Baby Dedications and Bathroom Stalls

Her son looked so cute.  She had found him a little tux.

He was the first baby I held after Aidan.  How could I tell her how hard this day was going to be for me?

My husband and I sat in the pew at our friends’ church.  Friends on one side.  Strangers on the other. We knew the custom in our faith of child dedication. We knew the order of the service even before we walked into the church.

I started to tear up even before they were called up to the altar.  Actually I started to tear up walking into the church.  I knew the time would be painful.

It was time to shake hands – greet your neighbor – shake their hand – give them a hug.  I knew the church ritual.  Put on the smiling face. Greet a stranger as if they were a friend.

I was in tears. I wanted to run.  The lady next to me extended her hand.  The stranger asked me about why we were there.  I blubbered something.  I added some quick statement about sorry this is hard for me my son died a little over a year ago. I remember thinking who throws that into a conversation during the “greet the person next to you” time at church.

We were sitting in a pew toward the back.  My friend, her husband and their son were called forward.  Everyone coo’ed at the adorable little baby. My friend was all smiles.  Her husband was so proud of his little family.

My heart pounded. My pulse quickened. I wanted to run. I wanted to hide. I wanted to sob.

The baby dedication started.  I stood up discreetly and bolted out the door. I didn’t have to say anything to my husband.  He understood my pain.  He didn’t try to stop me.  He didn’t come after me.  He knew I’d return when I was ready.

The bathroom. The bathroom would be a safe place.  I could cry and be alone.  I would compose myself and then go back in to sit next to my husband. Just a few minutes was all I needed.  No one would even know what happened.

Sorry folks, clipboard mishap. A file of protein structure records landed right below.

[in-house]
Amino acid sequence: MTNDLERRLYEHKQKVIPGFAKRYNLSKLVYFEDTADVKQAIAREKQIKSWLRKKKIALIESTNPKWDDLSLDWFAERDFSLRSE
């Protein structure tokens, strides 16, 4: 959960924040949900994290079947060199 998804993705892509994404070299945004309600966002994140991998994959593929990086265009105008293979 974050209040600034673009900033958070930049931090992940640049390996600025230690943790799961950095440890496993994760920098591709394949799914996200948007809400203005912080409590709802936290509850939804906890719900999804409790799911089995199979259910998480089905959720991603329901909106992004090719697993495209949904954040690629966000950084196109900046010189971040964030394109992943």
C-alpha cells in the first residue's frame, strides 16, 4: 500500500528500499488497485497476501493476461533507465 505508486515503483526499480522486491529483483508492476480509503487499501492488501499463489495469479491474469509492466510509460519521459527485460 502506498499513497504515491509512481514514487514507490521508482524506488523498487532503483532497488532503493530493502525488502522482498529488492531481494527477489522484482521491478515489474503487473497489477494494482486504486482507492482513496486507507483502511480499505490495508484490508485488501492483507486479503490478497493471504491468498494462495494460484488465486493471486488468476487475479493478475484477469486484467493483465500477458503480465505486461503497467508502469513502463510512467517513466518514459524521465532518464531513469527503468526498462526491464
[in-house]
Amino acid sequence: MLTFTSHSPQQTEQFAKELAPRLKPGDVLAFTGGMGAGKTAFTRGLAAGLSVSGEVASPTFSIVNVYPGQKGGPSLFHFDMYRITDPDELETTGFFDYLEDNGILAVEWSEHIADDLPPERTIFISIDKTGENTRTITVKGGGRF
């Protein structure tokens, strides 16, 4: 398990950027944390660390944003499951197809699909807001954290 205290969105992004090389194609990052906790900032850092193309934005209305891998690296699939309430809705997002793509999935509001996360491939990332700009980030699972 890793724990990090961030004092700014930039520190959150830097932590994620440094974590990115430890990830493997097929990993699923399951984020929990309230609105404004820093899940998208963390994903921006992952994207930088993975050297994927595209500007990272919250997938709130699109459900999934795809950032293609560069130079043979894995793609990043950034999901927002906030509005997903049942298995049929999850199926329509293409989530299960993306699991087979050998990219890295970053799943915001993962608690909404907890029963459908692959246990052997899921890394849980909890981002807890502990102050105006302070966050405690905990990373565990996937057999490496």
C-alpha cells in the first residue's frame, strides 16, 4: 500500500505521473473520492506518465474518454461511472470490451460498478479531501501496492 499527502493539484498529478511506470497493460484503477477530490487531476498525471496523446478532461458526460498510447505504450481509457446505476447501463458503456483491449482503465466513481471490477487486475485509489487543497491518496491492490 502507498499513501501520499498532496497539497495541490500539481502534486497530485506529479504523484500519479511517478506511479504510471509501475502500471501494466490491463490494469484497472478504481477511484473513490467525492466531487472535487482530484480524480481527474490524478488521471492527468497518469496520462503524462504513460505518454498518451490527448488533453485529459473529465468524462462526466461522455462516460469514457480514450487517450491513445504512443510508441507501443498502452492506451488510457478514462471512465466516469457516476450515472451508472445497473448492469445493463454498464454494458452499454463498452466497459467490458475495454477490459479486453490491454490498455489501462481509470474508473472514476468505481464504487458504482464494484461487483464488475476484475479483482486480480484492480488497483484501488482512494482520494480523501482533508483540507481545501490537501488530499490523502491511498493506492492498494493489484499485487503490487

I closed the bathroom door in hopes of closing out the ceremonial words, the doting, the cooing, the praying over a young family, the dreams, the hopes.

Instead the words only seemed clearer.  The bathroom was not a safe place.  The bathroom had a speaker.  I listened to the entire ceremony as if I was the only one in the audience. The words were clear and crisp. My sobs were uncontrollable.  I prayed no one would enter in.

I spent her baby’s dedication in a bathroom sobbing as I mourned for my son who was dedicated before God minutes after he was born and hours before he died.  I mourned my son who was dedicated to God surrounded by family members who stood in a somewhat circle in the delivery room around my hospital bed as I was hooked up to machines and iv’s.  I mourned my son who was dedicated in a hospital-issued diaper and blanket.   I simply mourned my son.

I can’t remember how long I stayed in that bathroom. I don’t remember if I stayed in there during the entire dedication. I can’t remember if I dried my tears and got back to my seat before my friend and her young family sat down. I never asked her if she knew I had left the room during the ceremony.  I don’t think I’ve ever told her how that one day was part of my healing process.

All three of my boys have been dedicated as the practice in our faith. One in a hospital room wearing a diaper and blanket.  One in a church wearing a shirt and vest and dress pants.  One who actually was dedicated separately with each side of our family – once in a home wearing shorts and a t-shirt and once in a cabin wearing swimming trunks.  All were surrounded by loving family who prayed beautiful prayers over our family and boys. All trusting and surrendering my boys – and our parenting – to God.  None of those services required an escape to a bathroom stall.